Question: I collect magazine articles and have files upon files of them. What should I do with them?
It sounds to me that you like collecting information. Maybe you like to “know” things and pass information along to others. Or you like to have the info “in case” you might need it. Maybe it’s a bit of both.
Clutter is defined as something you do not love, that is not useful and that you do not have room for in your space. With that in mind, I have some questions for you:
· Do you actually refer to the articles? If not, is it because you can’t find anything or you never actually need to use the info?
· Do you have room for your articles or is your collection outgrowing or has already outgrown its space?
I once worked with someone who had an extensive magazine collection. Someone asked her for place card ideas for a party, and she brought in a stack of ideas culled from her collection. I was blown away. I have never had the patience to maintain magazines articles to any extent. For me, they were clutter; to her they were very useful.
Be honest with yourself about how useful your articles are to you. If you can’t find what you’re looking for but have actually needed the info, it’s time to set up a system that works for you. By asking me your question, I’m guessing that the collection is either not useful to you or you have too much of it.
“In case” are code words for fear. You just might be collecting information to make you feel like you are safe, “If I ever need to know this, I’m covered!” It would be ideal to address the emotion and not collect the stuff, or you set yourself up for needing more and more stuff to cover the fear.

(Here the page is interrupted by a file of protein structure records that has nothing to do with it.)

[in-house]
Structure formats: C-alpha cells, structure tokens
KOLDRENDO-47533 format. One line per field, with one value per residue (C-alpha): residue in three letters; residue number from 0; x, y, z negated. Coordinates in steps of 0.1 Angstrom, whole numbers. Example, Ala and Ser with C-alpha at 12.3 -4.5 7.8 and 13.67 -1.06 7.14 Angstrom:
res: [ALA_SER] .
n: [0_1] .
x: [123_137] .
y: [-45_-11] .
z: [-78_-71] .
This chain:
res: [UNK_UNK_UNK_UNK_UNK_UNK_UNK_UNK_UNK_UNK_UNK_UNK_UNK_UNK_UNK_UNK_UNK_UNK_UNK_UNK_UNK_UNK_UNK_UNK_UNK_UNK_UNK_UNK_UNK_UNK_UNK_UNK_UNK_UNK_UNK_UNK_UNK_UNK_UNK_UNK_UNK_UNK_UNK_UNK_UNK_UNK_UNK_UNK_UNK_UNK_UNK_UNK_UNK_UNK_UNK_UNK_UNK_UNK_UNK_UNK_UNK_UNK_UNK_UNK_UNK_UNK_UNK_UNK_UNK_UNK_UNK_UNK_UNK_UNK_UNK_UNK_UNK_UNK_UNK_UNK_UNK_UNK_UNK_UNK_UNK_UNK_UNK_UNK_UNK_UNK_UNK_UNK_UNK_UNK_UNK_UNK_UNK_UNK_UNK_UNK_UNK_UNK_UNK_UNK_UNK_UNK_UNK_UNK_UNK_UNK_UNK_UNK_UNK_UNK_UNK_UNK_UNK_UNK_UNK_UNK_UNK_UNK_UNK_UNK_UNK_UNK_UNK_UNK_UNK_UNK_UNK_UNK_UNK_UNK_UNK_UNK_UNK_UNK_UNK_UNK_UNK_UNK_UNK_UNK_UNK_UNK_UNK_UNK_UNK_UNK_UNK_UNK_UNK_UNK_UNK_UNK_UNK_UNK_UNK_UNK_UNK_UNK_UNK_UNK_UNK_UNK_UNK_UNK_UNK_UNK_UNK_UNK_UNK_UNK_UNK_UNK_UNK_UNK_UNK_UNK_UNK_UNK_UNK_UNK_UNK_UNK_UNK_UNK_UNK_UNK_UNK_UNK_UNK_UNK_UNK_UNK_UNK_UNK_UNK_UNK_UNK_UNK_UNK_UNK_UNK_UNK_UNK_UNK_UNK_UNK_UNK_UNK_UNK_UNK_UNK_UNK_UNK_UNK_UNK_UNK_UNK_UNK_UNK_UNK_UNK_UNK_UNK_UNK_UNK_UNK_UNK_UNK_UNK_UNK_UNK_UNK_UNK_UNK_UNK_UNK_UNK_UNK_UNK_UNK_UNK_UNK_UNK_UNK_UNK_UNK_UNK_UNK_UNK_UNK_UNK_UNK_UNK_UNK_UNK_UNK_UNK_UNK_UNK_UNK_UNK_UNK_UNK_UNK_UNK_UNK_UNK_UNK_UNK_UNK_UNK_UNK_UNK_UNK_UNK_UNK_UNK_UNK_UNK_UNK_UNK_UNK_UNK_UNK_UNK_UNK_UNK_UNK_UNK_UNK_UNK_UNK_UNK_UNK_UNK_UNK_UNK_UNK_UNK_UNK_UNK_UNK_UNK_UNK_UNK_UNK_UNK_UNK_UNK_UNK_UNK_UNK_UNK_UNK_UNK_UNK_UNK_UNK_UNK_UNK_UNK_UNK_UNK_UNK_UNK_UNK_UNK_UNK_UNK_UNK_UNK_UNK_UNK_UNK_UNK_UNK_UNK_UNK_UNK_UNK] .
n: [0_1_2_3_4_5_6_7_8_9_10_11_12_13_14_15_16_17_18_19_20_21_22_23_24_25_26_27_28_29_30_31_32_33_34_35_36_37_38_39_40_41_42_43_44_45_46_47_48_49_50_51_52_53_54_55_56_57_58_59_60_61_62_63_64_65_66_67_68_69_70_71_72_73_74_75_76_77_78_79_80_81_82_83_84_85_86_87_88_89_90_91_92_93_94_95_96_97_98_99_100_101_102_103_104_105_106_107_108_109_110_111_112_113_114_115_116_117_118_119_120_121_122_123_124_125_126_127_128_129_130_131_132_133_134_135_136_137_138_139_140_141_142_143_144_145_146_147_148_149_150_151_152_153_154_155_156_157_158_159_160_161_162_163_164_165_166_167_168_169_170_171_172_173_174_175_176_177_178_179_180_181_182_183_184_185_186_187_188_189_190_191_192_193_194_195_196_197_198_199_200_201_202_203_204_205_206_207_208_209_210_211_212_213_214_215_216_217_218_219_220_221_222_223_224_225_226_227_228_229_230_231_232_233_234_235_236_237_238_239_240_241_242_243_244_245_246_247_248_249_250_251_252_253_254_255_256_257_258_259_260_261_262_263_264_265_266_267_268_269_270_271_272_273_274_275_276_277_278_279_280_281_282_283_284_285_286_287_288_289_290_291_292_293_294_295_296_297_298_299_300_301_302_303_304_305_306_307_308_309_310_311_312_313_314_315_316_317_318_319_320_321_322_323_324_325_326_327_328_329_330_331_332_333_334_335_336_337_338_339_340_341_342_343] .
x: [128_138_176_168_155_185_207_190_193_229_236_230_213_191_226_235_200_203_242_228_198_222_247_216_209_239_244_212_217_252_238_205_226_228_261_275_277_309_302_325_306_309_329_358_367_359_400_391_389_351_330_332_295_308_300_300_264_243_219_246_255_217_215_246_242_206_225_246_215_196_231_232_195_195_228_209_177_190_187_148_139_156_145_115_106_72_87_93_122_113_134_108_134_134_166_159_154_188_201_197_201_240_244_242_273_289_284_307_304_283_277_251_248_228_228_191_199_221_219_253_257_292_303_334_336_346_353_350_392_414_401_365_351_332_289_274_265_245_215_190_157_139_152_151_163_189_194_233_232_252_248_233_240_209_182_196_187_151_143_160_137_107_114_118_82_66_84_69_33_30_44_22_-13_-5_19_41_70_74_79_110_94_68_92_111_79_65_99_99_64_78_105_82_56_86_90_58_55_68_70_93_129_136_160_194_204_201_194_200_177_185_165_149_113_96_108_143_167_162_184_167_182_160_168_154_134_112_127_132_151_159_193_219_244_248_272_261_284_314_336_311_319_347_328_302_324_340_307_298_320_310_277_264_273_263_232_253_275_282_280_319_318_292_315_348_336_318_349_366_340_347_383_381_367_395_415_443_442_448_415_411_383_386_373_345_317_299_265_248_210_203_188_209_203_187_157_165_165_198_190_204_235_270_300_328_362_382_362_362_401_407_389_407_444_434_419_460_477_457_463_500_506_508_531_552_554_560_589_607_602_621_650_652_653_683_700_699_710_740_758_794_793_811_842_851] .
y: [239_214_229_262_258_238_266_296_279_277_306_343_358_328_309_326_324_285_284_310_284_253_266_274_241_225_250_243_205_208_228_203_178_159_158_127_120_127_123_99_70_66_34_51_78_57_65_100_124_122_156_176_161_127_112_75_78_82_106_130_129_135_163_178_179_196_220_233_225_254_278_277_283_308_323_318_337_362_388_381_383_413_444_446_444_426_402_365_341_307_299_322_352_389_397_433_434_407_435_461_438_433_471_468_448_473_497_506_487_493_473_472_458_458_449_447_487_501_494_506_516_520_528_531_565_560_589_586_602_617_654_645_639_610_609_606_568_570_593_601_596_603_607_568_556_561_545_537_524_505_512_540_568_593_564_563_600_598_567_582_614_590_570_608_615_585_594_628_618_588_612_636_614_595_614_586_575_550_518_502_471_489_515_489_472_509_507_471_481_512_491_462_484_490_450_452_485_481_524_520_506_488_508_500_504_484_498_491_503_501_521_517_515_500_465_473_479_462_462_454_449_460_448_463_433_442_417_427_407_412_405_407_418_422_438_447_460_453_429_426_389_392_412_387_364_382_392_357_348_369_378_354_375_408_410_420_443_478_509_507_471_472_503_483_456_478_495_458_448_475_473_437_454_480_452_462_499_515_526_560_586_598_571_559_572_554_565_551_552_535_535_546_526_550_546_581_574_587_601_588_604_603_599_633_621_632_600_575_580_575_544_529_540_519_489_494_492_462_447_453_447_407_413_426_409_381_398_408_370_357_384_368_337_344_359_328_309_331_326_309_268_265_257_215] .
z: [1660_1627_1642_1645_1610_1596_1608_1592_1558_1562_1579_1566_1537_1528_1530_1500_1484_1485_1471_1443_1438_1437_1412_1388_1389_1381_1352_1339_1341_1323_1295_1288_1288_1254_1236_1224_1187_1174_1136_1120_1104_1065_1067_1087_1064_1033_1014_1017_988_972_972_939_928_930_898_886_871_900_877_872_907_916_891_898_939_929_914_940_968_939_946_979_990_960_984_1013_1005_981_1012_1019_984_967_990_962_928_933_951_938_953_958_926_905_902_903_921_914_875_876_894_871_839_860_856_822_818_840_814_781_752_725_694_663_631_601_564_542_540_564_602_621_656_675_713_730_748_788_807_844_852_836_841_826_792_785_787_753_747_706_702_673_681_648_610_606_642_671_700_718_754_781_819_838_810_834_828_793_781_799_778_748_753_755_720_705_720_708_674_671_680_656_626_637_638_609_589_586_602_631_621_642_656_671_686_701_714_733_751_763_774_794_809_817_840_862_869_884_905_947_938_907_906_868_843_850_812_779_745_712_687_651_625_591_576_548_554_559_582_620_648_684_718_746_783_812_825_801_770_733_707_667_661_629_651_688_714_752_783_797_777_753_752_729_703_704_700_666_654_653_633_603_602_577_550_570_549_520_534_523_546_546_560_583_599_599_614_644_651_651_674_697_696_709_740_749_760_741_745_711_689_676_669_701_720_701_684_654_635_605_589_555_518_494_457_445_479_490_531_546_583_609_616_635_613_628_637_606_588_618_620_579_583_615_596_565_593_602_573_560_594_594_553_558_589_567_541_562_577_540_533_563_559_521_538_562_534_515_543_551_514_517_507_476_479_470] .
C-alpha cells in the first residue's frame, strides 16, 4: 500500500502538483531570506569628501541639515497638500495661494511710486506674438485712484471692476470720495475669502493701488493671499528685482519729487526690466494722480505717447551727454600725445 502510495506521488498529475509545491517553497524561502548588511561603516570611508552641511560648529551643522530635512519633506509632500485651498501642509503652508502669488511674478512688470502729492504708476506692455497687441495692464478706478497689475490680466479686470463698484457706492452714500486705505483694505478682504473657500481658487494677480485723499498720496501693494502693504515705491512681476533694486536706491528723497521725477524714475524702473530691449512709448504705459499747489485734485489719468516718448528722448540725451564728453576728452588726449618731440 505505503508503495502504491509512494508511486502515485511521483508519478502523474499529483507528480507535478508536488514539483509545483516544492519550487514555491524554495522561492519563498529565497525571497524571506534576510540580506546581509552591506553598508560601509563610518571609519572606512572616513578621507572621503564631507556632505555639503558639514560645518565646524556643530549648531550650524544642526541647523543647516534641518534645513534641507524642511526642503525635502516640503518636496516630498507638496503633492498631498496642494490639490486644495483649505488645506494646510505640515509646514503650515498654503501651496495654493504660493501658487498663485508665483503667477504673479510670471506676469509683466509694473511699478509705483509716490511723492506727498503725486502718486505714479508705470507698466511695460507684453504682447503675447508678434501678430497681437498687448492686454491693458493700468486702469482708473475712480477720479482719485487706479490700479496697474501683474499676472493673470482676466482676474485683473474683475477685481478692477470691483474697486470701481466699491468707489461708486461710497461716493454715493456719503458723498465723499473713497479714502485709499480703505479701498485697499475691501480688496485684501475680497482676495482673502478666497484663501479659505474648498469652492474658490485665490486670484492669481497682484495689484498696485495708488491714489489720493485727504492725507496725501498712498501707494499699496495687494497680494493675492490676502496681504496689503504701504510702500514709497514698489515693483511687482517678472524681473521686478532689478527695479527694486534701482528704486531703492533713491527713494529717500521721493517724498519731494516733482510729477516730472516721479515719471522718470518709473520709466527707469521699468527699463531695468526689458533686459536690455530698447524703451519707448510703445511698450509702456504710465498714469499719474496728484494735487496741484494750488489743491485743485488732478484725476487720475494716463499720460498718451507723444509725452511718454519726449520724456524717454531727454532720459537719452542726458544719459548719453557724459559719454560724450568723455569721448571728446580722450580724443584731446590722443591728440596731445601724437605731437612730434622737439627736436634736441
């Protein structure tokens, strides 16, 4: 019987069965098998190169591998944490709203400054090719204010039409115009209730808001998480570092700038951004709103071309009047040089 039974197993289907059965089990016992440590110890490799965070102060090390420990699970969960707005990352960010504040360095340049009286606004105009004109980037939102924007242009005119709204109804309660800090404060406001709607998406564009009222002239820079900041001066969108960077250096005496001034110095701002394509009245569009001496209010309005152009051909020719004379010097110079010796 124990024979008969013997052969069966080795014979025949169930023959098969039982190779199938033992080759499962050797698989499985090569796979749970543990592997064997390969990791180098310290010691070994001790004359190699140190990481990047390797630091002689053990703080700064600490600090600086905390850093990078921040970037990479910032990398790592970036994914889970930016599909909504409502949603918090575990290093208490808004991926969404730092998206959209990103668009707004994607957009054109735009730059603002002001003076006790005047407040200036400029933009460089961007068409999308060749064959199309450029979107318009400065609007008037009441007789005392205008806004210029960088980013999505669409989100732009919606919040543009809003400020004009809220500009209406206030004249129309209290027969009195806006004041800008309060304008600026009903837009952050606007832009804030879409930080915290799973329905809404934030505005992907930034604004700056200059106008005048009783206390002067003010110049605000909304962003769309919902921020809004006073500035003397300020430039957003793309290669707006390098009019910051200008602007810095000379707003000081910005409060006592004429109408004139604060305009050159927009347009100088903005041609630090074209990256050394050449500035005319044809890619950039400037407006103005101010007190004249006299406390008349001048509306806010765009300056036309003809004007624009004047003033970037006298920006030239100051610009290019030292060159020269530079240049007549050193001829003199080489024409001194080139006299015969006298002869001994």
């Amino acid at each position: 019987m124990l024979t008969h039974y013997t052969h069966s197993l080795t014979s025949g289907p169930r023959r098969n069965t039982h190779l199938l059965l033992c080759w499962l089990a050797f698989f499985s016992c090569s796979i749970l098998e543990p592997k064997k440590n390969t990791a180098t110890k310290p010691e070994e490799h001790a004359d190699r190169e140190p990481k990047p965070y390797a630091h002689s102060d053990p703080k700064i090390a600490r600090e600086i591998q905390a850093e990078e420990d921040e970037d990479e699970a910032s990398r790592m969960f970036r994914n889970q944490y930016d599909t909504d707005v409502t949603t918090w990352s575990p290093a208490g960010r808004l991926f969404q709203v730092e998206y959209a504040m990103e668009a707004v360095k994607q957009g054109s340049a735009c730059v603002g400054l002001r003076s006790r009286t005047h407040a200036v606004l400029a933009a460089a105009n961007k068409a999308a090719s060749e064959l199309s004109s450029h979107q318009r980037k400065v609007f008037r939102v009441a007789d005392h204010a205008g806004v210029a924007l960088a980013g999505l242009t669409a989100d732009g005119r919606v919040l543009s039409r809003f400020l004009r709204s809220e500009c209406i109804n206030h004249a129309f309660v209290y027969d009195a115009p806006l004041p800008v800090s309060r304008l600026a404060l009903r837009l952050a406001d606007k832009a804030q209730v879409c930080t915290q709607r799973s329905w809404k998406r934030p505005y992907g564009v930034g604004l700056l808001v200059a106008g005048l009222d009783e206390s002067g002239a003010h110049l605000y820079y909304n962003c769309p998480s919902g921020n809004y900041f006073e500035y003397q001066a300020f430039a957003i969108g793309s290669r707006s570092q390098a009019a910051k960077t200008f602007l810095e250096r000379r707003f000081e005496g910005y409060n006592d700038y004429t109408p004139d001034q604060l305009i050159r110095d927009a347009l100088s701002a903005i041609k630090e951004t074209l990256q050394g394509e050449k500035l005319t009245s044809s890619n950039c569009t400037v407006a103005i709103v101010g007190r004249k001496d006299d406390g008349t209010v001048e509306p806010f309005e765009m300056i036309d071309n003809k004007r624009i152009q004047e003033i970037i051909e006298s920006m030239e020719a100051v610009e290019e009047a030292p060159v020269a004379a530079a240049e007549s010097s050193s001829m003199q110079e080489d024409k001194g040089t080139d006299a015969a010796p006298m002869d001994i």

To start clearing and set up a system that works for you, I would suggest this approach:
Clearing Memorabilia Clutter
Until this past weekend, I had pockets of memorabilia throughout my house. All of it was contained, nothing I considered out of hand, but I hadn’t looked at some of it in years. I decided I wanted to pull it all into one place and go through it to see what still had meaning. Key concept here: Still had meaning, not meaningful years ago.
So what did I find? I found the very first real, store-bought -from-Hallmark valentine I got from a boy in 4th grade. It gave me loads of smiles then. And I’m sure the basketball tournament ticket stub from 8th grade was once very meaningful. I’m guessing someone significant made meaningful eye contact with me at one, or maybe two, games.
What did I feel for both things now? Nothing. Absolutely nothing.
Why did I still have them (and more of their brothers and sisters)? Because I hadn’t looked through the spiral-bound School Record pockets since… I honestly can’t remember. Or the jewelry boxes in deep storage. Or the baby clothes I thought I had already given away.
It was great fun to do this with a friend. She brought bins of cards, letters, pictures, and we hooted with each other over some really funny stuff. We lit a roaring fire and burned some things, recycled, pitched, and packed other things for goodwill.
It wasn't easy. Some things were very sticky. When in doubt I kept some things and got rid of others. There are no right answers.
At the end of the night as we were sipping gin and tonics in front of the mound of burning ash, we thought these things were worth keeping in mind:
Of all the things we keep, I think memorabilia is the most ripe for feelings of guilt. I truly believe that we are most restored and at peace in our homes when we are surrounded by things we use or love, and we cannot be if we are keeping things out of obligation. The more we release and let go of these things, the more free we will feel, and the less sticky everything becomes.
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